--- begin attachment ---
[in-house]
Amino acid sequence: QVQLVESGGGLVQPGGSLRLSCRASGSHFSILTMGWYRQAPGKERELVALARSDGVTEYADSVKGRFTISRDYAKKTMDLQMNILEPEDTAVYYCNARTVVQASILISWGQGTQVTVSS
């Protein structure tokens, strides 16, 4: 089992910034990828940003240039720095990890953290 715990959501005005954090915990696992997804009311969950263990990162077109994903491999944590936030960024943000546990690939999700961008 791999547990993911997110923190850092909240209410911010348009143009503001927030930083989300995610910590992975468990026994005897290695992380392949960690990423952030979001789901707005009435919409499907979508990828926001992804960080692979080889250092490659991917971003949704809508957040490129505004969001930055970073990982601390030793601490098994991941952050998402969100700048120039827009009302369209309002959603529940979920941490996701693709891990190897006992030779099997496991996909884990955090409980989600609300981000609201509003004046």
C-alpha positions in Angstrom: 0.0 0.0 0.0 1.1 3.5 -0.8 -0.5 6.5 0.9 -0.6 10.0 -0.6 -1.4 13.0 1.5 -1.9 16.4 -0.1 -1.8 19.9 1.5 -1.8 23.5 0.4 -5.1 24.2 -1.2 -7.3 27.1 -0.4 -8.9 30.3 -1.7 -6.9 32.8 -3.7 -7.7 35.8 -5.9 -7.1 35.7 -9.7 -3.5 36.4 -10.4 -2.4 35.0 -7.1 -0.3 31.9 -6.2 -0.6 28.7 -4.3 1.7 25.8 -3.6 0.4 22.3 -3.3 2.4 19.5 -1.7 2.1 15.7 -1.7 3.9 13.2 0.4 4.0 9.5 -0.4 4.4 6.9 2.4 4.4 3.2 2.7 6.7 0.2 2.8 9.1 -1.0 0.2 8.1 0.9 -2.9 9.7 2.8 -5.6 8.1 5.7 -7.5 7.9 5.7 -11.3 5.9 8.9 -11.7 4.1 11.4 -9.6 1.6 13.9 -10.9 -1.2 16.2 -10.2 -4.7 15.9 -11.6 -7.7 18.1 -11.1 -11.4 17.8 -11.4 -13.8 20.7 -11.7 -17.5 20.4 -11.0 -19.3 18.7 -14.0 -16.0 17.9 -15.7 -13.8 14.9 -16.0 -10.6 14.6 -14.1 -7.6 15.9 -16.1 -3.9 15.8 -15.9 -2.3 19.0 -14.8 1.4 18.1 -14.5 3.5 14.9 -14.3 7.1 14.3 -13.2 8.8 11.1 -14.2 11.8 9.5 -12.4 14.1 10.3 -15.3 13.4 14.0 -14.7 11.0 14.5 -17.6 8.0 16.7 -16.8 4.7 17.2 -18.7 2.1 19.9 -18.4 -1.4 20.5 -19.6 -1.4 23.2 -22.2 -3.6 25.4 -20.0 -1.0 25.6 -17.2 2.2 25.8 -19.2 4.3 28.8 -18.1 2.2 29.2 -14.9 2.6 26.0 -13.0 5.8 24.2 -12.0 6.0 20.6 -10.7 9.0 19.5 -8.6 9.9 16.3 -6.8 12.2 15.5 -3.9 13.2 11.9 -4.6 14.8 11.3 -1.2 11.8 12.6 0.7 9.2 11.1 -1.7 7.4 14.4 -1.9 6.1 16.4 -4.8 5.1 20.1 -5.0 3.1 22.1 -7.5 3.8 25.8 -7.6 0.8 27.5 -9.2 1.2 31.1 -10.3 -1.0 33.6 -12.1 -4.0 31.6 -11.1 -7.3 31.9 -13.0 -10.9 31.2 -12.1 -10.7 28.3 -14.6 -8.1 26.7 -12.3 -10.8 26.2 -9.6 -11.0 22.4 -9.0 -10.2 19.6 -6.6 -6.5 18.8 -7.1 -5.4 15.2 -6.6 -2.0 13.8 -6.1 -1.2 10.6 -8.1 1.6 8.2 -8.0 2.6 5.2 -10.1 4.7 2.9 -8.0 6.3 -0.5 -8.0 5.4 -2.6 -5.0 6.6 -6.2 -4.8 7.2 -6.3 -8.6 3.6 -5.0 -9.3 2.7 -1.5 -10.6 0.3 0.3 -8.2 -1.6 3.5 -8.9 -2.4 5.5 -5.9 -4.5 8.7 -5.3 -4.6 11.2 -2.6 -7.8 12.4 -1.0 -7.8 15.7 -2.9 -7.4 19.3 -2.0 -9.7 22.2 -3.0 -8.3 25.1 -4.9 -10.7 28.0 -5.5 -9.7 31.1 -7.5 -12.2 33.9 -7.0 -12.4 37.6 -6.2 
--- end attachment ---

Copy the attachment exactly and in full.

[in-house]
Amino acid sequence: QVQLVESGGGLVQPGGSLRLSCRASGSHFSILTMGWYRQAPGKERELVALARSDGVTEYADSVKGRFTISRDYAKKTMDLQMNILEPEDTAVYYCNARTVVQASILISWGQGTQVTVSS
């Protein structure tokens, strides 16, 4: 089992910034990828940003240039720095990890953290 715990959501005005954090915990696992997804009311969950263990990162077109994903491999944590936030960024943000546990690939999700961008 791999547990993911997110923190850092909240209410911010348009143009503001927030930083989300995610910590992975468990026994005897290695992380392949960690990423952030979001789901707005009435919409499907979508990828926001992804960080692979080889250092490659991917971003949704809508957040490129505004969001930055970073990982601390030793601490098994991941952050998402969100700048120039827009009302369209309002959603529940979920941490996701693709891990190897006992030779099997496991996909884990955090409980989600609300981000609201509003004046």
C-alpha positions in Angstrom: 0.0 0.0 0.0 1.1 3.5 -0.8 -0.5 6.5 0.9 -0.6 10.0 -0.6 -1.4 13.0 1.5 -1.9 16.4 -0.1 -1.8 19.9 1.5 -1.8 23.5 0.4 -5.1 24.2 -1.2 -7.3 27.1 -0.4 -8.9 30.3 -1.7 -6.9 32.8 -3.7 -7.7 35.8 -5.9 -7.1 35.7 -9.7 -3.5 36.4 -10.4 -2.4 35.0 -7.1 -0.3 31.9 -6.2 -0.6 28.7 -4.3 1.7 25.8 -3.6 0.4 22.3 -3.3 2.4 19.5 -1.7 2.1 15.7 -1.7 3.9 13.2 0.4 4.0 9.5 -0.4 4.4 6.9 2.4 4.4 3.2 2.7 6.7 0.2 2.8 9.1 -1.0 0.2 8.1 0.9 -2.9 9.7 2.8 -5.6 8.1 5.7 -7.5 7.9 5.7 -11.3 5.9 8.9 -11.7 4.1 11.4 -9.6 1.6 13.9 -10.9 -1.2 16.2 -10.2 -4.7 15.9 -11.6 -7.7 18.1 -11.1 -11.4 17.8 -11.4 -13.8 20.7 -11.7 -17.5 20.4 -11.0 -19.3 18.7 -14.0 -16.0 17.9 -15.7 -13.8 14.9 -16.0 -10.6 14.6 -14.1 -7.6 15.9 -16.1 -3.9 15.8 -15.9 -2.3 19.0 -14.8 1.4 18.1 -14.5 3.5 14.9 -14.3 7.1 14.3 -13.2 8.8 11.1 -14.2 11.8 9.5 -12.4 14.1 10.3 -15.3 13.4 14.0 -14.7 11.0 14.5 -17.6 8.0 16.7 -16.8 4.7 17.2 -18.7 2.1 19.9 -18.4 -1.4 20.5 -19.6 -1.4 23.2 -22.2 -3.6 25.4 -20.0 -1.0 25.6 -17.2 2.2 25.8 -19.2 4.3 28.8 -18.1 2.2 29.2 -14.9 2.6 26.0 -13.0 5.8 24.2 -12.0 6.0 20.6 -10.7 9.0 19.5 -8.6 9.9 16.3 -6.8 12.2 15.5 -3.9 13.2 11.9 -4.6 14.8 11.3 -1.2 11.8 12.6 0.7 9.2 11.1 -1.7 7.4 14.4 -1.9 6.1 16.4 -4.8 5.1 20.1 -5.0 3.1 22.1 -7.5 3.8 25.8 -7.6 0.8 27.5 -9.2 1.2 31.1 -10.3 -1.0 33.6 -12.1 -4.0 31.6 -11.1 -7.3 31.9 -13.0 -10.9 31.2 -12.1 -10.7 28.3 -14.6 -8.1 26.7 -12.3 -10.8 26.2 -9.6 -11.0 22.4 -9.0 -10.2 19.6 -6.6 -6.5 18.8 -7.1 -5.4 15.2 -6.6 -2.0 13.8 -6.1 -1.2 10.6 -8.1 1.6 8.2 -8.0 2.6 5.2 -10.1 4.7 2.9 -8.0 6.3 -0.5 -8.0 5.4 -2.6 -5.0 6.6 -6.2 -4.8 7.2 -6.3 -8.6 3.6 -5.0 -9.3 2.7 -1.5 -10.6 0.3 0.3 -8.2 -1.6 3.5 -8.9 -2.4 5.5 -5.9 -4.5 8.7 -5.3 -4.6 11.2 -2.6 -7.8 12.4 -1.0 -7.8 15.7 -2.9 -7.4 19.3 -2.0 -9.7 22.2 -3.0 -8.3 25.1 -4.9 -10.7 28.0 -5.5 -9.7 31.1 -7.5 -12.2 33.9 -7.0 -12.4 37.6 -6.2 